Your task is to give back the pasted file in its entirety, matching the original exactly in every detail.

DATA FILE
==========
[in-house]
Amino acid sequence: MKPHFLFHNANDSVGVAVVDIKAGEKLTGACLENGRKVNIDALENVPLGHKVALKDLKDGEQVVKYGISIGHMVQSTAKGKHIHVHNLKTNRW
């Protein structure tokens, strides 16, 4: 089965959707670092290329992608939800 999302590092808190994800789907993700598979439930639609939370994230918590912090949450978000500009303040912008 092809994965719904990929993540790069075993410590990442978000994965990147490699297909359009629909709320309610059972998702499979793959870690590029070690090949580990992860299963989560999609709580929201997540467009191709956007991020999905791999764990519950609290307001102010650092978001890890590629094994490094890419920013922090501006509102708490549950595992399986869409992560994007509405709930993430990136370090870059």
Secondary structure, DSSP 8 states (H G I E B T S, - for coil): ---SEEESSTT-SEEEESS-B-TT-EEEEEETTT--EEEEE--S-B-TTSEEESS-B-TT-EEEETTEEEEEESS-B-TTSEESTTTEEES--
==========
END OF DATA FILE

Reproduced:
[in-house]
Amino acid sequence: MKPHFLFHNANDSVGVAVVDIKAGEKLTGACLENGRKVNIDALENVPLGHKVALKDLKDGEQVVKYGISIGHMVQSTAKGKHIHVHNLKTNRW
């Protein structure tokens, strides 16, 4: 089965959707670092290329992608939800 999302590092808190994800789907993700598979439930639609939370994230918590912090949450978000500009303040912008 092809994965719904990929993540790069075993410590990442978000994965990147490699297909359009629909709320309610059972998702499979793959870690590029070690090949580990992860299963989560999609709580929201997540467009191709956007991020999905791999764990519950609290307001102010650092978001890890590629094994490094890419920013922090501006509102708490549950595992399986869409992560994007509405709930993430990136370090870059």
Secondary structure, DSSP 8 states (H G I E B T S, - for coil): ---SEEESSTT-SEEEESS-B-TT-EEEEEETTT--EEEEE--S-B-TTSEEESS-B-TT-EEEETTEEEEEESS-B-TTSEESTTTEEES--